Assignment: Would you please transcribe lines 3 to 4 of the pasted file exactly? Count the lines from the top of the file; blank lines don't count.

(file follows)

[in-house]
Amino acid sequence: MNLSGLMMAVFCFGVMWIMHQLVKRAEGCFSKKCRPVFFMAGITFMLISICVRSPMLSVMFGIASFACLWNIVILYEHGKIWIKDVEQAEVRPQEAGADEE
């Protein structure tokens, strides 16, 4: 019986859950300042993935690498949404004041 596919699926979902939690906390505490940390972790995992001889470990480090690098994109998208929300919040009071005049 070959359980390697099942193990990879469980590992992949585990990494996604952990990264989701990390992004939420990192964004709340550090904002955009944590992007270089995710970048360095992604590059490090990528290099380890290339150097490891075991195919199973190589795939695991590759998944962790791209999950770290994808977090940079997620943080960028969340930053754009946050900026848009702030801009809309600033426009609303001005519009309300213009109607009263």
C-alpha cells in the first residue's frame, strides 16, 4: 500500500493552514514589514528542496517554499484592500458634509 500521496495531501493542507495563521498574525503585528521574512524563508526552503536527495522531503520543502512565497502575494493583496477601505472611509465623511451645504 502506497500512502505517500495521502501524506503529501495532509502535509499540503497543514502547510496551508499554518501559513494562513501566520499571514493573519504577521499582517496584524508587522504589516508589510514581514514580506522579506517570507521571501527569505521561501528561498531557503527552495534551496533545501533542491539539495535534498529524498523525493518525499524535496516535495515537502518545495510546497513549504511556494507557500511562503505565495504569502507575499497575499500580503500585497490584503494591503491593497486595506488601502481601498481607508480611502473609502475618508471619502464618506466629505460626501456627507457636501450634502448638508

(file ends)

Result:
């Protein structure tokens, strides 16, 4: 019986859950300042993935690498949404004041 596919699926979902939690906390505490940390972790995992001889470990480090690098994109998208929300919040009071005049 070959359980390697099942193990990879469980590992992949585990990494996604952990990264989701990390992004939420990192964004709340550090904002955009944590992007270089995710970048360095992604590059490090990528290099380890290339150097490891075991195919199973190589795939695991590759998944962790791209999950770290994808977090940079997620943080960028969340930053754009946050900026848009702030801009809309600033426009609303001005519009309300213009109607009263």
C-alpha cells in the first residue's frame, strides 16, 4: 500500500493552514514589514528542496517554499484592500458634509 500521496495531501493542507495563521498574525503585528521574512524563508526552503536527495522531503520543502512565497502575494493583496477601505472611509465623511451645504 502506497500512502505517500495521502501524506503529501495532509502535509499540503497543514502547510496551508499554518501559513494562513501566520499571514493573519504577521499582517496584524508587522504589516508589510514581514514580506522579506517570507521571501527569505521561501528561498531557503527552495534551496533545501533542491539539495535534498529524498523525493518525499524535496516535495515537502518545495510546497513549504511556494507557500511562503505565495504569502507575499497575499500580503500585497490584503494591503491593497486595506488601502481601498481607508480611502473609502475618508471619502464618506466629505460626501456627507457636501450634502448638508